Today's kind of funeral serves different goals

Deaths and funerals provide interesting times, spiritually and politically. Funerals present times for getting together and for politicians, the opportunity to capture attention.

There is an element of sadness, but this becomes relative as sadness turns into celebration.

Those who are left behind meet to extol the virtues of the departed and to inter or cremate their remains.

Some speculate on where they departed have gone - heaven or hell. The ancient Egyptians even prayed to Osiris, god of the afterlife, not to be harsh to their loved ones.

At Jaramogi Oginga Odinga’s funeral in January 1994, James Orengo, then a political activist, paraphrased William Shakespeare’s version of Mark Antony: “I come to bury… not to praise”, as he castigated Jaramogi’s political rivals.

In South Africa, hardly anyone could better Julius Malema at Winnie Mandela’s funeral in April this year, as he talked about hypocrites and repeatedly used the refrain “Mama, give us a sign”.

Some funerals have bigger meaning to the general public than others.

At times,they become classrooms to teach history and geography, to create memories, or to express displeasure.

These three aspects were evident recently during the funerals of 96-year-old Kenyan matriarch Esther Muya, American musician Aretha Franklin and US Senator John McCain.

Kenyan identity

Ms Muya’s life became an excursion into Kenyan identity formation through history: the founding of the colonial state, administrators, missionaries, Harry Thuku activities, cultural confrontations, the Mau Mau war, independence and Kenya’s post-colonial times.

In contrast, Ms Franklin died relatively young - at 76 - but her audience was global. Known as the Queen of Soul, her funeral attracted music greats of the West as well as Muslim and Christian preachers such as Louis Farrakhan, Jesse Jackson, William Berber, and Al Sharpton, and American political heavyweights.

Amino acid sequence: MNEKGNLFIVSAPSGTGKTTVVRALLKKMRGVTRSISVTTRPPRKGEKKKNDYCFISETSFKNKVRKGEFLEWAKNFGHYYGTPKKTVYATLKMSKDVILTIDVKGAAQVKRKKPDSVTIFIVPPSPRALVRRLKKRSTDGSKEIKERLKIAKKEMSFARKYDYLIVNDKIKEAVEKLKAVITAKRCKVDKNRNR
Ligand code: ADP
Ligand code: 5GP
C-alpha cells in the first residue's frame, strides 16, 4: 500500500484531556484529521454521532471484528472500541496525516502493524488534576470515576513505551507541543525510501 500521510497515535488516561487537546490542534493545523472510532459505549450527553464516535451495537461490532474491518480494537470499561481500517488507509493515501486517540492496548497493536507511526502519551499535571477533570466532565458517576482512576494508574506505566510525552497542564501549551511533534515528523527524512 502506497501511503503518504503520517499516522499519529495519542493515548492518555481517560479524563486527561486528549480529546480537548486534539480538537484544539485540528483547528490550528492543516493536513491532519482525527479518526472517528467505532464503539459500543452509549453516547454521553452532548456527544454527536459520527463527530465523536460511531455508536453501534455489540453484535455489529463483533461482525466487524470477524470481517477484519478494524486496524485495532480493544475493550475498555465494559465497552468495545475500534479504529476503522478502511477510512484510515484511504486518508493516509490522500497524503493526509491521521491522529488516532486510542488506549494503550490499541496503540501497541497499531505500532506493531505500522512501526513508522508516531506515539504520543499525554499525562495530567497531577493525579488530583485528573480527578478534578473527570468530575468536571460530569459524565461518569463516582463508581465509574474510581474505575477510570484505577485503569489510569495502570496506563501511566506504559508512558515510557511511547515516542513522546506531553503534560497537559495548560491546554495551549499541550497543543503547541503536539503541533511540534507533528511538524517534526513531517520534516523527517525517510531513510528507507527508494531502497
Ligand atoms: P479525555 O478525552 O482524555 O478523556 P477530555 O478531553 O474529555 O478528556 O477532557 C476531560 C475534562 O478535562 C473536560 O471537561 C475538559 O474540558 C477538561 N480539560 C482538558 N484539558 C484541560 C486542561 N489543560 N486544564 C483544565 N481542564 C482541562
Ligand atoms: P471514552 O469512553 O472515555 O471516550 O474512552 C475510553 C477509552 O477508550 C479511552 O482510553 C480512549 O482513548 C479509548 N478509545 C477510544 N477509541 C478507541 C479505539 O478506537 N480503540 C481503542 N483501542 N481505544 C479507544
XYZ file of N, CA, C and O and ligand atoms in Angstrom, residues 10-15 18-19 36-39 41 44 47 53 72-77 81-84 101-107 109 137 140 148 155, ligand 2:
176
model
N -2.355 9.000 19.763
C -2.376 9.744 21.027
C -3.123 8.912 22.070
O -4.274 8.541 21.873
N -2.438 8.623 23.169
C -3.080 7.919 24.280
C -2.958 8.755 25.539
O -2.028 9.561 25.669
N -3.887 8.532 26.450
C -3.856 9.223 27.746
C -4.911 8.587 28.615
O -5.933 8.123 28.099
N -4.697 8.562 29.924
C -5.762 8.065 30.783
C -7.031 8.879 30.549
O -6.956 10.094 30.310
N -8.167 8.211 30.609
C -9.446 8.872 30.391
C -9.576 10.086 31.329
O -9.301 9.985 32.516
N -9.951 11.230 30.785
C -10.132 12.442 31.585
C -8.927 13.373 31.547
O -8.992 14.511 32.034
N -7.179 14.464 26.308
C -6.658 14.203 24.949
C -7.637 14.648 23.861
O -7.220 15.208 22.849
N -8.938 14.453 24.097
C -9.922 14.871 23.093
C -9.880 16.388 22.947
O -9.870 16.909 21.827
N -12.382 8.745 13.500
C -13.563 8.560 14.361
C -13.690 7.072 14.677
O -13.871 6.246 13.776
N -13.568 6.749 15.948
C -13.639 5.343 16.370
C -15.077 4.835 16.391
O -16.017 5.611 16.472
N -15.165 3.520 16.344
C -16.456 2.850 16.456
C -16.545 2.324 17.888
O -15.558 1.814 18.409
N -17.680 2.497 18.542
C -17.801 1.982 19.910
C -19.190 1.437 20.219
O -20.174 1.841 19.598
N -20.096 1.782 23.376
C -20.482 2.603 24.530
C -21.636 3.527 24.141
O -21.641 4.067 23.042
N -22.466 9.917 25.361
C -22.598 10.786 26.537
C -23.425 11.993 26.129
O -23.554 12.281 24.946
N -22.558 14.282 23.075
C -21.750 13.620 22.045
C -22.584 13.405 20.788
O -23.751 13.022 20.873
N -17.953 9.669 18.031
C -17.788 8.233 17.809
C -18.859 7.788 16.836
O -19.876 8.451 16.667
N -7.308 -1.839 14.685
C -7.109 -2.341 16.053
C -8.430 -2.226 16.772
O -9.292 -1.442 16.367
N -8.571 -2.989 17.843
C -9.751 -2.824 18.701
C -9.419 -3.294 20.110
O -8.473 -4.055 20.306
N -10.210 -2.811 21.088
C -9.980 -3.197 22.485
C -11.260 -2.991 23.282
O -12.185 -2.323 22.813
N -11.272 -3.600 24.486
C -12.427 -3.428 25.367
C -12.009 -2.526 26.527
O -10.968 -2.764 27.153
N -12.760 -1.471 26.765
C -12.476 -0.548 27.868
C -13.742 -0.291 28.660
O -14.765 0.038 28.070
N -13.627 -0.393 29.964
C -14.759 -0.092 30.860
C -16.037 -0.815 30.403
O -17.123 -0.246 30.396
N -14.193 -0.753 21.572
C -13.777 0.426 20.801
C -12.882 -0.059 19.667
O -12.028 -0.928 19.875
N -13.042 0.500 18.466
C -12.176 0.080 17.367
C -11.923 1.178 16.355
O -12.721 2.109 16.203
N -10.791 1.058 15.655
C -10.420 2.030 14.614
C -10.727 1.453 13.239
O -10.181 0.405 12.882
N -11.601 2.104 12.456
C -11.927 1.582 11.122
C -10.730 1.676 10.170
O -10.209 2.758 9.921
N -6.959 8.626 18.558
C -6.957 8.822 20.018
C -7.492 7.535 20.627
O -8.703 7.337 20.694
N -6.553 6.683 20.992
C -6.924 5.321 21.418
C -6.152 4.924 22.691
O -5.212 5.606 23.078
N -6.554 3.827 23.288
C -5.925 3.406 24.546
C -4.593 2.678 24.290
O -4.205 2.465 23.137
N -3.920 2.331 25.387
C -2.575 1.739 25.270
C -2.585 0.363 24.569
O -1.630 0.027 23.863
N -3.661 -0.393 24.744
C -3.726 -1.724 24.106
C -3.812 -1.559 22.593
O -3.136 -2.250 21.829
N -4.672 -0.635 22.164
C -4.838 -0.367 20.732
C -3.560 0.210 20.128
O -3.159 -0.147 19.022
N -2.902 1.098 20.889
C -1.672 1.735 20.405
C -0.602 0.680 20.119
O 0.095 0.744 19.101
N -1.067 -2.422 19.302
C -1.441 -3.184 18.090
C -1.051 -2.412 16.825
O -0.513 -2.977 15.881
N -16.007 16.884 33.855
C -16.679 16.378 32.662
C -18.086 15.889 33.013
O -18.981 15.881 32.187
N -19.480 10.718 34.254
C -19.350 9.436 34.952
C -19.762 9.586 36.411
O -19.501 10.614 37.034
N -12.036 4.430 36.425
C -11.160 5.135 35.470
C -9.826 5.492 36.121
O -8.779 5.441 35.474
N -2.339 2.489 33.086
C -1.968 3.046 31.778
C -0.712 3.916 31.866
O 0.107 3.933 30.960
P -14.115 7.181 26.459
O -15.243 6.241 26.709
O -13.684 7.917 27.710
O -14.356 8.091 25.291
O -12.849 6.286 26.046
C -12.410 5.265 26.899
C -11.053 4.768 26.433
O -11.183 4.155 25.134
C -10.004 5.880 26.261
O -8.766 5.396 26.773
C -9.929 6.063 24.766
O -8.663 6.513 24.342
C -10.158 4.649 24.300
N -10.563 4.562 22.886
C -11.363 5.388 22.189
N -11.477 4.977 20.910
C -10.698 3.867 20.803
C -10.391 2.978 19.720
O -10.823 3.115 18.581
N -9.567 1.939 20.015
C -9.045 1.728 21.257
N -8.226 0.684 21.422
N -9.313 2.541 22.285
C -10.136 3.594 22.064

Former US President Bill Clinton, who became an “Aretha groupie” in the rebellious 1960s, was also among them.

Rev Berber noted that in her song ‘Wholly Holy’, Franklin preceded Barack Obama: “We can conquer hate forever, yes we can.” 

Franklin sang at Obama’s 2009 inauguration, and both Obama and former President George W Bush sent their messages of condolences to be read by Rev Sharpton and musician Barbara Streisand.

Obama and Bush were occupied with McCain’s funeral, which was laden with political overtones.

Although both former presidents had competed against, and defeated, McCain for the presidency in 2000 and 2008, the three remained friendly towards each other and formed a kind of triad that was more personal than political.

Current president

This showed when McCain died, having made it clear before that he wanted Bush and Obama at his funeralbut not current President Donald Trump.

It was a first for a president of the United States to be banned from attending the funeral of any person, prominent or not.

The ban was a reflection of the hostility and division that had developed owing to Trump’s perceived trampling of ‘the American way’, which McCain stood for.

While Trump questioned McCain’s Vietnam war-time heroics, Obama praised McCain for being an American hero.

The subsequent division in the US is as deep as that of the 1960s and McCain’s funeral became a public theatre for displaying that internal division.

Funerals are also occasions for assorted preachers to capture the imagination of audiences, for politicians to show concern by making brief appearances, which some also use to make political statements before disappearing to attend other events.

Prof Munene teaches history and international relations at USIU; [email protected]